memory, complete knowledge, the creation of a personal, imaginary
world, the nurturing of a virtual life, and living the double life of
the real and the virtual; these, the trajectory of the virtual age,
are the central themes in the short stories of the Argentinian
writer, Jorge Luis Borges. Borges wrote in the first half of the
twentieth century. He was a literary prodigy, works of his published
while he was still a child. And, perhaps because he knew that he
faced the specter of blindness in mid-life due to a genetic
condition, Borges read voraciously and developed a command of
literature, mathematics and history in his early years.
- We are creating and inhabiting our own virtual world. It most immediately appears in computer games and avatars, but it also appears with a bit more subtlety through our on-line image. Our Facebook selves are not our real selves, and our Facebook friends are not really our friends. Like the sultry-voiced grandmother as a phone sex worker, as we extend further out past a small circle of real friends we are to a greater and greater extent who we wish to be or who we think others want us to be in a virtual world. (My eight year-old daughter is a twelve year-old French girl in Poptropica).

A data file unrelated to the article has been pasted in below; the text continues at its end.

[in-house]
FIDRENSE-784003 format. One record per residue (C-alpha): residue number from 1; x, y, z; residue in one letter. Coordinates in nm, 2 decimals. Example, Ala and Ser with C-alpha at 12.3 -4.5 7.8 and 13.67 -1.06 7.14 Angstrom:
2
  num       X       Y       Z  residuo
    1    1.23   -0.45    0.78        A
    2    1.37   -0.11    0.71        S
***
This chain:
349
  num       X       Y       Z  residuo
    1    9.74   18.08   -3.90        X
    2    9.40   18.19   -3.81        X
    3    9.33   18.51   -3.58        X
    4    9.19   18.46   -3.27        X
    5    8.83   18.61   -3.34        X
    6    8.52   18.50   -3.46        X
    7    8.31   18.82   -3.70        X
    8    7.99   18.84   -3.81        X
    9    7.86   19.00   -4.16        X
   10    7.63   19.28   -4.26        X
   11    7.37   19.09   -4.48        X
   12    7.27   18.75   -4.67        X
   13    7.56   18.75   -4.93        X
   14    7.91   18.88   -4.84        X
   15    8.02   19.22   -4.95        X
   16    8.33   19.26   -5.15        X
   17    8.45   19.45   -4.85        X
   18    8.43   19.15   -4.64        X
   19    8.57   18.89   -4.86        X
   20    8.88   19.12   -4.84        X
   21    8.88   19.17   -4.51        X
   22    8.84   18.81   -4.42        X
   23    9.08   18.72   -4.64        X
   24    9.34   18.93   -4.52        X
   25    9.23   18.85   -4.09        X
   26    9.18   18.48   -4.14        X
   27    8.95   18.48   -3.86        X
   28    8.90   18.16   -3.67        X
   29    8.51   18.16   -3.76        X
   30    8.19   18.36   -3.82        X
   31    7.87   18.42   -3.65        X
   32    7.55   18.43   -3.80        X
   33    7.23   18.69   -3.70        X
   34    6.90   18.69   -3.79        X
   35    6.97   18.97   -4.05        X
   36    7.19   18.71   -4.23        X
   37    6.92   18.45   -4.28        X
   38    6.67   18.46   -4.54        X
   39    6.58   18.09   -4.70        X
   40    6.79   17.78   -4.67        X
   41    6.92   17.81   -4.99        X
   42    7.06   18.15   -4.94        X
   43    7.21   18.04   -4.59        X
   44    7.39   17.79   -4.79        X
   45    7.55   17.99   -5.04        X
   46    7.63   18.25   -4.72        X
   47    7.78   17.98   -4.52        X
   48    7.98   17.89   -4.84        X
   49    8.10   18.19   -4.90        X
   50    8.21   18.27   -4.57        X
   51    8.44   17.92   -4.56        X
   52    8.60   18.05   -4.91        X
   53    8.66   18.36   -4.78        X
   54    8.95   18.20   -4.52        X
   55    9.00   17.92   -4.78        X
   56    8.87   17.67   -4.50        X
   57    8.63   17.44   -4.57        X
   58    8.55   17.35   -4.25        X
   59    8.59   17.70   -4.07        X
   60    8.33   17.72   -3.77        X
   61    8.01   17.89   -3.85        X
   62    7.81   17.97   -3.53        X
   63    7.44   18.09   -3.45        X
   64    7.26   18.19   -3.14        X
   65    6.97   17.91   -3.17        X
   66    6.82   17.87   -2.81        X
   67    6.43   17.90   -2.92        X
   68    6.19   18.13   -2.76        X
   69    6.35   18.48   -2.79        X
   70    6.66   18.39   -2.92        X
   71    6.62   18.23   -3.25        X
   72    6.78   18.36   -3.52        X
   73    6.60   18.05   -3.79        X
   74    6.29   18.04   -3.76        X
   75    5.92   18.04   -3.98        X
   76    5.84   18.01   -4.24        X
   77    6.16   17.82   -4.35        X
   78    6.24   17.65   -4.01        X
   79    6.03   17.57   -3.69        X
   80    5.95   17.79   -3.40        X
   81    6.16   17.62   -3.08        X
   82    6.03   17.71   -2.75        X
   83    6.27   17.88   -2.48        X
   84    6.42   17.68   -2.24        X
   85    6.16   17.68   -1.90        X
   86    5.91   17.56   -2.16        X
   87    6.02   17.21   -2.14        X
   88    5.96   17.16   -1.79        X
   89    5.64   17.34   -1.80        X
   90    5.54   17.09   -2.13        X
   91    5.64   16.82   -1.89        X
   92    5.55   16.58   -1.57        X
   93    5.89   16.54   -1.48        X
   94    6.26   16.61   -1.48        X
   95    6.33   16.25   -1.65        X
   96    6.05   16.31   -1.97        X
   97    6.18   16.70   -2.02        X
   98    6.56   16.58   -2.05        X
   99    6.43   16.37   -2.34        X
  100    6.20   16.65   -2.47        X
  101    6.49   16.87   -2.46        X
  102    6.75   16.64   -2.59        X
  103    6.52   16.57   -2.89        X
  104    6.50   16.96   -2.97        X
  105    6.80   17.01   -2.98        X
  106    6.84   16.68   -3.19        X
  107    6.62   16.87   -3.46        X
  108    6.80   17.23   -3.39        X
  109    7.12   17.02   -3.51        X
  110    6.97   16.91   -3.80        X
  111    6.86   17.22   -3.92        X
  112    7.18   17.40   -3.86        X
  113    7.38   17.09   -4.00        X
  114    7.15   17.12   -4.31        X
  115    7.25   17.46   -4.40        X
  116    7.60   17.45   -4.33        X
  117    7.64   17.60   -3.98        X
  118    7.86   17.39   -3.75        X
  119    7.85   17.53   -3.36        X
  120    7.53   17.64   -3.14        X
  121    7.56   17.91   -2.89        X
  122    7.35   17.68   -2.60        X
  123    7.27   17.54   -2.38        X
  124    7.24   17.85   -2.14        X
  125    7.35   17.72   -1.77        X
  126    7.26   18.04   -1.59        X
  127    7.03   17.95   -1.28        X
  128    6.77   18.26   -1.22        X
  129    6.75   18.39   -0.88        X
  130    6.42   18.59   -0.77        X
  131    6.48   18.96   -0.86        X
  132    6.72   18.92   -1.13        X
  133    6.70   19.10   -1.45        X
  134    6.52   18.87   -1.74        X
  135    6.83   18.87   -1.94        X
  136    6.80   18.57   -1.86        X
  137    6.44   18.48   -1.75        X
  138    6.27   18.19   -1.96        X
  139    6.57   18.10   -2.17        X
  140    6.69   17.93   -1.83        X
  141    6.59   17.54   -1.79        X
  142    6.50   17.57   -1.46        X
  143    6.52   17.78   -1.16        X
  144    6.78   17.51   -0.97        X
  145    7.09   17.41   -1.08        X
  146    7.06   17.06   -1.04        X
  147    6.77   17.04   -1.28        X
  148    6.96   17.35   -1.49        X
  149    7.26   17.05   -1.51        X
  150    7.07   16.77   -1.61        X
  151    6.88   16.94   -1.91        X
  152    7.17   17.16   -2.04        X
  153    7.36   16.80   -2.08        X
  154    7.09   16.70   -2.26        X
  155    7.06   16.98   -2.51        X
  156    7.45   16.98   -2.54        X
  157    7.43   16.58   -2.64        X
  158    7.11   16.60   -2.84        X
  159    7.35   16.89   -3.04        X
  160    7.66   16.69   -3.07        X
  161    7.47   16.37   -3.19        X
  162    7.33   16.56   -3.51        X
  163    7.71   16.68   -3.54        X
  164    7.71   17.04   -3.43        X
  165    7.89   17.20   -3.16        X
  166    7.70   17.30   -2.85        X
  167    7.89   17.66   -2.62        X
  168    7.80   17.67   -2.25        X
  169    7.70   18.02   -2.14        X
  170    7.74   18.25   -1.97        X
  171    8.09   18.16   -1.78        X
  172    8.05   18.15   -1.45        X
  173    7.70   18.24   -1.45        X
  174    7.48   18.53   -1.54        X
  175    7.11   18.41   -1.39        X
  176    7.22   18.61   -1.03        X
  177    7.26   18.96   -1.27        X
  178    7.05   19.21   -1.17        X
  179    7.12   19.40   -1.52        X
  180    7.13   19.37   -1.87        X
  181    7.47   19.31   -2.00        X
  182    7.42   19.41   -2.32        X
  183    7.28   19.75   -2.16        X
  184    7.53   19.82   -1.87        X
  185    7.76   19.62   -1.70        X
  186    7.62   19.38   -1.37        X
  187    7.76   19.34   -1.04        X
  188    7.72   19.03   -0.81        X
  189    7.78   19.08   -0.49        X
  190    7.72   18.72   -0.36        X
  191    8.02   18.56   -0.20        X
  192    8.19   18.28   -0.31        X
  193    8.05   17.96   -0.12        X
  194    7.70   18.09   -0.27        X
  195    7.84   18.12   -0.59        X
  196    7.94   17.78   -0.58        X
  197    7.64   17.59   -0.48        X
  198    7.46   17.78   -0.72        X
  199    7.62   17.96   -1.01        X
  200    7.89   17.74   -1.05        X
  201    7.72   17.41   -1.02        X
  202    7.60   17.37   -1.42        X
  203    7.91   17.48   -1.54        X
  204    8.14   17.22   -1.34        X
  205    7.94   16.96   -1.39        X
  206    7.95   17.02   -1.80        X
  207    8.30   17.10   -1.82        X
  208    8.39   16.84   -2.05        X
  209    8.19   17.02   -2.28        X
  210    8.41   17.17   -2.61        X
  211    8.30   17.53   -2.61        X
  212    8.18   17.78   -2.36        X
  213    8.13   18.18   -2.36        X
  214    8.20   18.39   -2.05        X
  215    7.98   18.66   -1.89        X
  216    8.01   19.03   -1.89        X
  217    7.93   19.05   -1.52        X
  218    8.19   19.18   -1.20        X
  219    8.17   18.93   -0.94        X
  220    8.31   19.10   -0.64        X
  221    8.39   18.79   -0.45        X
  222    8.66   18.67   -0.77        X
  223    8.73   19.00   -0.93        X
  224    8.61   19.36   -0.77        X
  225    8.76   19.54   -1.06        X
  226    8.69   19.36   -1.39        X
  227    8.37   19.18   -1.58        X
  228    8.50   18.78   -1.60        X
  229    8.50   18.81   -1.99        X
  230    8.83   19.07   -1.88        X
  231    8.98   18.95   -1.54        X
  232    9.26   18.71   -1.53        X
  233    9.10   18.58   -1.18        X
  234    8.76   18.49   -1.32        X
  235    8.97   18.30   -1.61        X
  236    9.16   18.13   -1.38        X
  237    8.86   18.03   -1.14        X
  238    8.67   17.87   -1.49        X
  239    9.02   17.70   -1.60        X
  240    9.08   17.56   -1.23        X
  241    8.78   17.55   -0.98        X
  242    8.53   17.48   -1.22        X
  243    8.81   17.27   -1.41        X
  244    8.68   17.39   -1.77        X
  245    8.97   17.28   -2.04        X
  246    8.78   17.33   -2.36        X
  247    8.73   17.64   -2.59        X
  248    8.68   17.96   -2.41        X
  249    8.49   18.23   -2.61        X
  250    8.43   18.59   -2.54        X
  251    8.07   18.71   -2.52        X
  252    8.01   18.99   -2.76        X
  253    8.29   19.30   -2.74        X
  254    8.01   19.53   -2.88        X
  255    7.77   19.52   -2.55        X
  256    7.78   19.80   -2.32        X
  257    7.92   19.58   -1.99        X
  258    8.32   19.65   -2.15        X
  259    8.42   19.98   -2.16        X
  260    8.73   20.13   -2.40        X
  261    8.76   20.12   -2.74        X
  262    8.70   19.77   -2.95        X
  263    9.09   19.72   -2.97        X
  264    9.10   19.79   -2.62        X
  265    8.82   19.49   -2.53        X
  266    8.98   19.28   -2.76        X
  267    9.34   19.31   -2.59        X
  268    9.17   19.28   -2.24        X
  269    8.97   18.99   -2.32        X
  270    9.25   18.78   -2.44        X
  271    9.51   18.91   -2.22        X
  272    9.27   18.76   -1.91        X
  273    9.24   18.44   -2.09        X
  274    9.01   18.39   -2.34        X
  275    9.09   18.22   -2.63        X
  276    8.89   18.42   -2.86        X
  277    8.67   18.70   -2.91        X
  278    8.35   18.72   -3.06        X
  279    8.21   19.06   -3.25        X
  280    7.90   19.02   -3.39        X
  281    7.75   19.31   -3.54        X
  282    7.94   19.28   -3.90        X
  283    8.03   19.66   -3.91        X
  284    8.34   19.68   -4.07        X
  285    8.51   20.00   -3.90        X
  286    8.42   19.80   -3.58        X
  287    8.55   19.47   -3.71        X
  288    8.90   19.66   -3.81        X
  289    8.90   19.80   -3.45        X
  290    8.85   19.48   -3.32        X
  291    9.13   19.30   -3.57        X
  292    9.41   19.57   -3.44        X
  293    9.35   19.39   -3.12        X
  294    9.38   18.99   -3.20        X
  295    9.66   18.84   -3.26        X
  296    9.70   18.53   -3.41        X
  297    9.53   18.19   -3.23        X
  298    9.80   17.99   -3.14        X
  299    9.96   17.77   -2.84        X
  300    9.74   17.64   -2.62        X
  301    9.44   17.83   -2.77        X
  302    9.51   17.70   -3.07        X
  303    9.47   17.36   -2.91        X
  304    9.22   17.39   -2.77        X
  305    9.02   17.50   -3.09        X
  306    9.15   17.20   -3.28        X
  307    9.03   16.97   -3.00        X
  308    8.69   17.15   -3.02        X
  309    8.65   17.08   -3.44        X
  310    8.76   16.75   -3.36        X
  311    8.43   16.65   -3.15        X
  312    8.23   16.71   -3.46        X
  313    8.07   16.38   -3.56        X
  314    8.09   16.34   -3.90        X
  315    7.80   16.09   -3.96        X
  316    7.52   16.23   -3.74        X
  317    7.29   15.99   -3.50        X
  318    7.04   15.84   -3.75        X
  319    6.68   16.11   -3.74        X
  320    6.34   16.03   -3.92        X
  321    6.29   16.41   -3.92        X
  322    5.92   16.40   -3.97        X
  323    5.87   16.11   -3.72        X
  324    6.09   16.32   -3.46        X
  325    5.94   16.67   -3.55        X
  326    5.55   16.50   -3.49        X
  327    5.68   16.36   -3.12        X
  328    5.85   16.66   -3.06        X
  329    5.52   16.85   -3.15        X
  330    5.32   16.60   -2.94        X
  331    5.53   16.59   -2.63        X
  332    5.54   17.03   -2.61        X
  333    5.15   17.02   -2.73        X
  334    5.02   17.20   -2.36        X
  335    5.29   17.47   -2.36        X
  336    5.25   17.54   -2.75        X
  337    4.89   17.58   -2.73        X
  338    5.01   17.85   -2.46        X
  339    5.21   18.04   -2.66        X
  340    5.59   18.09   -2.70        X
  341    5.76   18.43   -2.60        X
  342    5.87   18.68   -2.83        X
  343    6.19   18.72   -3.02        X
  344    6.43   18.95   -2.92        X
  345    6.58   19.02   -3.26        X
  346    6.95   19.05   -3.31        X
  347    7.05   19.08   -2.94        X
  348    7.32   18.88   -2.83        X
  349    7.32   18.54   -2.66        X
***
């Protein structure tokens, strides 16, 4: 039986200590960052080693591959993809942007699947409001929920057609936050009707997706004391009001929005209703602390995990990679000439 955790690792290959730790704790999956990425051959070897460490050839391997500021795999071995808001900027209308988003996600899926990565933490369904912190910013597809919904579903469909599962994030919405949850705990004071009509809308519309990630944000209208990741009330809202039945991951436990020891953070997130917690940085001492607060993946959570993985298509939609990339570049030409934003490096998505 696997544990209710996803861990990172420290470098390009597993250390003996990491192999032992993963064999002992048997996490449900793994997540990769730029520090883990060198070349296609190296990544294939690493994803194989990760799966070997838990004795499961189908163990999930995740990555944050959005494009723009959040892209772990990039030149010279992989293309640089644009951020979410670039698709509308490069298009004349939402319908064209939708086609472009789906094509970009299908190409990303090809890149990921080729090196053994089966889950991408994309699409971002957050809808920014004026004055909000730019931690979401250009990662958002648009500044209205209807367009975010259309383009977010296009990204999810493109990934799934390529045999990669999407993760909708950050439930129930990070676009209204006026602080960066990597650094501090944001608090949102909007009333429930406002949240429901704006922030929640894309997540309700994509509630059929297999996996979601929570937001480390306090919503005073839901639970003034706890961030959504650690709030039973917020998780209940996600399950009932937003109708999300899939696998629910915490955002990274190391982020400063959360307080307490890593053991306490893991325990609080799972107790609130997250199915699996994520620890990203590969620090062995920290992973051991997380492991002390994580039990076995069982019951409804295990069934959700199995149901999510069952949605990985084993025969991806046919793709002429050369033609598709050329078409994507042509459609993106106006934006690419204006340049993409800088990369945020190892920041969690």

- We are moving toward a world where there is perfect memory and unlimited knowledge. Knowledge of the world and our history through Wikipedia, of where we are and what we are doing through social networks. If something is put into the cloud, it might well be there forever. And when we inhabit our virtual selves we capture all of our history, because all that is virtual begins in the noosphere.
I will start with two short stories where Borges creates virtual worlds, where man inhabits a world of dreams and disquieting fantasy.
The Circular Ruin
Borges and I
The Library of Babel
Funes the Memorious
He knew the forms of the clouds in the southern sky on the morning of April 30,1882, and he could compare them in his memory with the veins in the marbled binding of a book he had seen only once, or with the feathers of spray lifted by an oar on the Rio Negro on the eve of the Battle of Quebracho. Nor were those memories simple—every visual image was linked to muscular sensations, thermal sensations, and so on.
No one has ever felt the heat and pressure of a reality as inexhaustible as that which battered Ireneo, day and night, in his poor South American hinterland. It was hard for him to sleep. To sleep is to take one's mind from the world; Funes, lying on his back on his cot, in the dimness of his room, could picture every crack in the wall, every molding of the precise houses that surrounded him.
Those on Tlon do not reason about reality because they do not live in the real world. In contrast, Ireneo Funes cannot reason because he is too bound up in reality; he is in incapable of breaking away from the onslaught of facts in order to think abstractly. Funes says to his interviewer, "My memory, sir, is like a garbage heap." His story is about the need to be able to forget, the paralyzing effect of perfect memory.